Payment of a special grant for practical instruction in domestic subjects was first authorised under the Code of Regulations for Elementary Schools in 1875 and foreshadowed similar arrangements for other practical subjects. New provisions were introduced in 1906 awarding grants for each course of instruction. Papers relating to the provision of these courses in both elementary and secondary schools are in ED 70, with the LEA complementary series of files in ED 96.
3. Trade Schools and vocational courses
The need for preliminary technical education for young persons in preparation for employment in particular trades had been accepted from the end of the 19th century. These 'Trade Schools', which provided courses for boys and girls for two or three years after leaving public elementary schools, were recognised by the Board of Education in 1913 along with the Regulations for Junior Technical Schools. These Regulations were subsequently incorporated in the Regulations for Technical Schools, Schools of Art and other forms of provision for Further Education in 1914 and succeeding Regulations until the Education Act 1944 established the schools as an integral part of secondary education. Files on these schools are in ED 98.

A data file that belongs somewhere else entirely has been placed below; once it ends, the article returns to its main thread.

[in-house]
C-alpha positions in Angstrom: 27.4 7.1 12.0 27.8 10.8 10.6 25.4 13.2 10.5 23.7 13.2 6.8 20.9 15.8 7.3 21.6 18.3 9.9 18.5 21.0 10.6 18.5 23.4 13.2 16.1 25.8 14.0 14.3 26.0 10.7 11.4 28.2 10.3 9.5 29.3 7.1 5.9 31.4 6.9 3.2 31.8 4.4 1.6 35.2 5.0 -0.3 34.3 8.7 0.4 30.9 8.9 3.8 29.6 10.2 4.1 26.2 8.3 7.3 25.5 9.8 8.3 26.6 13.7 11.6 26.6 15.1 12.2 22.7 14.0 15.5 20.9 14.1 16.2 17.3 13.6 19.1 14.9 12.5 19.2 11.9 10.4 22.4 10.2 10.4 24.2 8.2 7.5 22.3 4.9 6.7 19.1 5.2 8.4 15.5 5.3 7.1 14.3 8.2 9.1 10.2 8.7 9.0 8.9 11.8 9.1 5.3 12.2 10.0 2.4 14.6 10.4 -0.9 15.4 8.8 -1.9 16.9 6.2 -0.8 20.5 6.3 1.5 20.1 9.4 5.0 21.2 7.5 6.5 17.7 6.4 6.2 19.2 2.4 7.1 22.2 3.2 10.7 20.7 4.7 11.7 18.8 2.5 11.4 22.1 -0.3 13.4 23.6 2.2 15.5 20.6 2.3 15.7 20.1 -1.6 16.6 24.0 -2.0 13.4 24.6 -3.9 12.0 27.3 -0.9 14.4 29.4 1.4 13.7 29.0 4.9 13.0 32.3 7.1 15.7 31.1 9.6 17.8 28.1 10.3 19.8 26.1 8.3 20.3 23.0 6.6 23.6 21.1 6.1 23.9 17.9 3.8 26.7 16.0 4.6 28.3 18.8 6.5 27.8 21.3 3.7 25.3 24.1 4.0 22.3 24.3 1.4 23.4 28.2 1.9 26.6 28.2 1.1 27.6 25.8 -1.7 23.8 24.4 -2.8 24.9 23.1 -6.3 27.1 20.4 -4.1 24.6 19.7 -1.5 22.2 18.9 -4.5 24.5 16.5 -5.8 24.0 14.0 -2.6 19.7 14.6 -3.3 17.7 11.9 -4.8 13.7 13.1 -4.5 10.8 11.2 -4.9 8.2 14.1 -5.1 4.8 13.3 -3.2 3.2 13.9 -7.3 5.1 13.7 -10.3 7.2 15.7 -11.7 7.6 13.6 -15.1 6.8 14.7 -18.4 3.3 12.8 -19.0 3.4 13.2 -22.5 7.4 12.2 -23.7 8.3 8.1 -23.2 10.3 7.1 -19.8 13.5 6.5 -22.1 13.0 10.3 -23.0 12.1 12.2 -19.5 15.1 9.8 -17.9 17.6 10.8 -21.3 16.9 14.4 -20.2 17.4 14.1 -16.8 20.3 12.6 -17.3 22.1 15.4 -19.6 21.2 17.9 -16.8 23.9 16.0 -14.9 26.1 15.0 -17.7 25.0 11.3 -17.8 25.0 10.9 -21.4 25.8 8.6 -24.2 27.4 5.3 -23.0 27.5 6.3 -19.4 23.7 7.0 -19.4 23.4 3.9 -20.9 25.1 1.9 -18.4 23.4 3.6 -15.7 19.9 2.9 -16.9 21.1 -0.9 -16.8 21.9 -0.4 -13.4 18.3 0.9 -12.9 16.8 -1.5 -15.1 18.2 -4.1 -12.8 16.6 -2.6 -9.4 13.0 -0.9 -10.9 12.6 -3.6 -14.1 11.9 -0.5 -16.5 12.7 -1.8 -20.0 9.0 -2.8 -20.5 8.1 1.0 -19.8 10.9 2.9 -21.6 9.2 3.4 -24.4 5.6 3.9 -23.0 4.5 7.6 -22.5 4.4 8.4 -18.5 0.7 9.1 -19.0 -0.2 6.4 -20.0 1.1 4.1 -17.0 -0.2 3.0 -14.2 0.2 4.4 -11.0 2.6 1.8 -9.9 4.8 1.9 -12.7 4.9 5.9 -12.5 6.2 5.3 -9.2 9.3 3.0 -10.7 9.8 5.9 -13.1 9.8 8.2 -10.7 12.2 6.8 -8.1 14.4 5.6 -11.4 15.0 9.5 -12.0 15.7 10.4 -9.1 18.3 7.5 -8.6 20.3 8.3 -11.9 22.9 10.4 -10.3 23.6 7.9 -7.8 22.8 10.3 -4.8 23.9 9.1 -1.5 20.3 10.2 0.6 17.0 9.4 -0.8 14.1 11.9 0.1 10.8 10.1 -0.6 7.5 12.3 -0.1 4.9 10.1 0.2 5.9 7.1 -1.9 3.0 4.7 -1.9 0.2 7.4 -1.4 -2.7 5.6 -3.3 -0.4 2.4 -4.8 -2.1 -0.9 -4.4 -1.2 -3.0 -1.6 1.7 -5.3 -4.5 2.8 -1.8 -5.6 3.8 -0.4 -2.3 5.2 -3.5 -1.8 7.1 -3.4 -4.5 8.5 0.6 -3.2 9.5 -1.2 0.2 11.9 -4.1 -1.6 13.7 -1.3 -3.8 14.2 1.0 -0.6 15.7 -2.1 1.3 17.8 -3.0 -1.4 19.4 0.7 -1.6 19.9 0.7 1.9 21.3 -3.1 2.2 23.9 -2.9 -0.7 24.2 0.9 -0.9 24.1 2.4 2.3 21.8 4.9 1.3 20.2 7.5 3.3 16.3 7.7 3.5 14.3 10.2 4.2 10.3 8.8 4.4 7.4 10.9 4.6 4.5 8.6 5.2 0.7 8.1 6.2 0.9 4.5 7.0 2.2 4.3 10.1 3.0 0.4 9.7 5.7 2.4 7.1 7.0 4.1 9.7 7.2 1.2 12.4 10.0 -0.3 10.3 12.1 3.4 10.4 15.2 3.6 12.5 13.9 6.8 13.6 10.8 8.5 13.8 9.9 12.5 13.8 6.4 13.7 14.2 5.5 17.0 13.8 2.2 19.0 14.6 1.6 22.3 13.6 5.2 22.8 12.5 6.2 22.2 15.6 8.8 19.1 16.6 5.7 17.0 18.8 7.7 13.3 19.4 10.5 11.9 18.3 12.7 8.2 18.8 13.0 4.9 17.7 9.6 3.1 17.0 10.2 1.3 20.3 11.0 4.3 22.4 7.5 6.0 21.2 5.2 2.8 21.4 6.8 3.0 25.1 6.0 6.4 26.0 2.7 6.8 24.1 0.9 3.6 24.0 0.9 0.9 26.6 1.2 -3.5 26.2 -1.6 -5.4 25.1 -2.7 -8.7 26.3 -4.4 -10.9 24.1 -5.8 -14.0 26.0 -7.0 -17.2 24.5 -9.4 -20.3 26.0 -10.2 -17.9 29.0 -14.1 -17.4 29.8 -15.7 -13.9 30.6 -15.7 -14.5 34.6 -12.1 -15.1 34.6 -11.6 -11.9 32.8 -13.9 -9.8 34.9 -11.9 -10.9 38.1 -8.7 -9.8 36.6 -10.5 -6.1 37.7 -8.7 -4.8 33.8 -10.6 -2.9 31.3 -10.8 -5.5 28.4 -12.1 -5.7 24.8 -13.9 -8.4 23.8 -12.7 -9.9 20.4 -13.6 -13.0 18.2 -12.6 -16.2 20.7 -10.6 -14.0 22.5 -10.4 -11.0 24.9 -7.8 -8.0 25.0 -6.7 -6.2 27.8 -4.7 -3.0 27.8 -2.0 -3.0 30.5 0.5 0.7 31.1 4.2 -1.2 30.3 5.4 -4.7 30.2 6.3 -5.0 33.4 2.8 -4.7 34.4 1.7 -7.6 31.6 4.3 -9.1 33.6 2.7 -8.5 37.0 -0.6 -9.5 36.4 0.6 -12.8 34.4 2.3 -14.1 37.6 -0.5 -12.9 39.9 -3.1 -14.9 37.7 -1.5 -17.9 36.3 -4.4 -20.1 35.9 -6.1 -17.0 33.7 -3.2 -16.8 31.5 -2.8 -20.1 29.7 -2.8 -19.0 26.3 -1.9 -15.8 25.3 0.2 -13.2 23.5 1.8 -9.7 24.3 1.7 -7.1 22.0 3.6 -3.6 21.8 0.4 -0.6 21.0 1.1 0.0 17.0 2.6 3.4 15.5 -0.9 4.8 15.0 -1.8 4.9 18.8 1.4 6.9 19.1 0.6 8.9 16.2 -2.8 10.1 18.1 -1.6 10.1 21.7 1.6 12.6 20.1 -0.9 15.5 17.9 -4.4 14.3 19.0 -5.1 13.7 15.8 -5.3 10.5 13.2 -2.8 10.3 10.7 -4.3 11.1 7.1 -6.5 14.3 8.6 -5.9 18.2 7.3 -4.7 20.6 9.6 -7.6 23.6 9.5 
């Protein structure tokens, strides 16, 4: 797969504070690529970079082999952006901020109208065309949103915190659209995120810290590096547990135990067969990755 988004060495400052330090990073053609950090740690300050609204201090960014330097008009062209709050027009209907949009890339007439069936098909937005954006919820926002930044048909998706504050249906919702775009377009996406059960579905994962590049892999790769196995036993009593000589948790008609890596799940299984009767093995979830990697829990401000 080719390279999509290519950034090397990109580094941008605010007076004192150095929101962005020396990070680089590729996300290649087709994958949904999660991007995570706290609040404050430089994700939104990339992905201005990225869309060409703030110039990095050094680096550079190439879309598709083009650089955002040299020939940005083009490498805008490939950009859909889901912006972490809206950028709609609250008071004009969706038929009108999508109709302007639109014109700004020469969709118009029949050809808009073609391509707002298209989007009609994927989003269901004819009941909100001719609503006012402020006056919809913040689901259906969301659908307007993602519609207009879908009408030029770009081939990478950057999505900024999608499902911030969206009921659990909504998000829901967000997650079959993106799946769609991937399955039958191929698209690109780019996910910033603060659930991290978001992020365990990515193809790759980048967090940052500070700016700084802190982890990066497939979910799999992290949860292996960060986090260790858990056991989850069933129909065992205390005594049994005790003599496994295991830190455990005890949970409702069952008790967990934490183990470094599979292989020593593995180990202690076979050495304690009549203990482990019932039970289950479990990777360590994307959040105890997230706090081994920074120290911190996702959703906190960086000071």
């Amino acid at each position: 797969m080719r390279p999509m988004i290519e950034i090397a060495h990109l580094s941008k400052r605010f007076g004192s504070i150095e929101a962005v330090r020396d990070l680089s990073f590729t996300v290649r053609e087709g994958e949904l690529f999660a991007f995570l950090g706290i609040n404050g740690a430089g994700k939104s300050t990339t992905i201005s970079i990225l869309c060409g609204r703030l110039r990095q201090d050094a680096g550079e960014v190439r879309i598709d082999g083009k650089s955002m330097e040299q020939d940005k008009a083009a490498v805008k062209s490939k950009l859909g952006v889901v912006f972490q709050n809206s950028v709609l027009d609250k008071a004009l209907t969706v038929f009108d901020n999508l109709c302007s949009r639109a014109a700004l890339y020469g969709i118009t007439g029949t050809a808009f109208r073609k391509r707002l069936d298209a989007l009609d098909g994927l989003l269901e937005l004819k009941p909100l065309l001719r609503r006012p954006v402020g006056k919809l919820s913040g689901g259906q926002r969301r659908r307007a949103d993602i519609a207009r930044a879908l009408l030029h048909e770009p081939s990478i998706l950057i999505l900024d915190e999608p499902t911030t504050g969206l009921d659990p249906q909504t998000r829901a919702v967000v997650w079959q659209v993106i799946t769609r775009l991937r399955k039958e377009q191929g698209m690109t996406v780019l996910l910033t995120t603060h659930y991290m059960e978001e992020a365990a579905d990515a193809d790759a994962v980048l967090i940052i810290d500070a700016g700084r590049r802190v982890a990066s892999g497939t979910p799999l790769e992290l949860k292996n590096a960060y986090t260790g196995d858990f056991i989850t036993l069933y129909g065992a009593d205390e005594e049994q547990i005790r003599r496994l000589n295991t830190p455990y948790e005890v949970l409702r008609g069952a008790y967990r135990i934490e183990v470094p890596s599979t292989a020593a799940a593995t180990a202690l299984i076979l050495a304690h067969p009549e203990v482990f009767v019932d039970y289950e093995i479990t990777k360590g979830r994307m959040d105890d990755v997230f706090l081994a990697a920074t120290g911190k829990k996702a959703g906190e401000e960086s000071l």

The provision of technical education by means of day or evening classes or part-time or full-time vocational courses was regarded, for the purposes of the Regulations for Technical Schools 1905 and subsequent Regulations for Further Education 1926, as constituting a 'school' (until the term was redefined by the 1944 Act). One hundred and 11 such 'schools' existed by 1912 and files on them are in ED 82. Some subsequently sought recognition as Junior Technical Schools (ED 98).
Between 1920 and 1987 Joint Committees with representatives from technical colleges, professional bodies, the Board of Education and its successors, and teachers' organisations were established to oversee curricula and the award of National Certificates and Diplomas in vocational subjects. In 1967 the Haslegrave Committee was appointed to review this system. Following its recommendations, in 1973 responsibility passed to the Technician Education and Business Education Councils and the Joint Committees gradually disbanded. Minutes and papers of the Joint Committees are in ED 182. The proposal to set up the Haslegrave Committee is in ED 46/917 and ED 163 contains its minutes, papers and evidence. A copy of the report is in ED 163/35 with comments and implementation files in ED 212/52-55 and 117-119.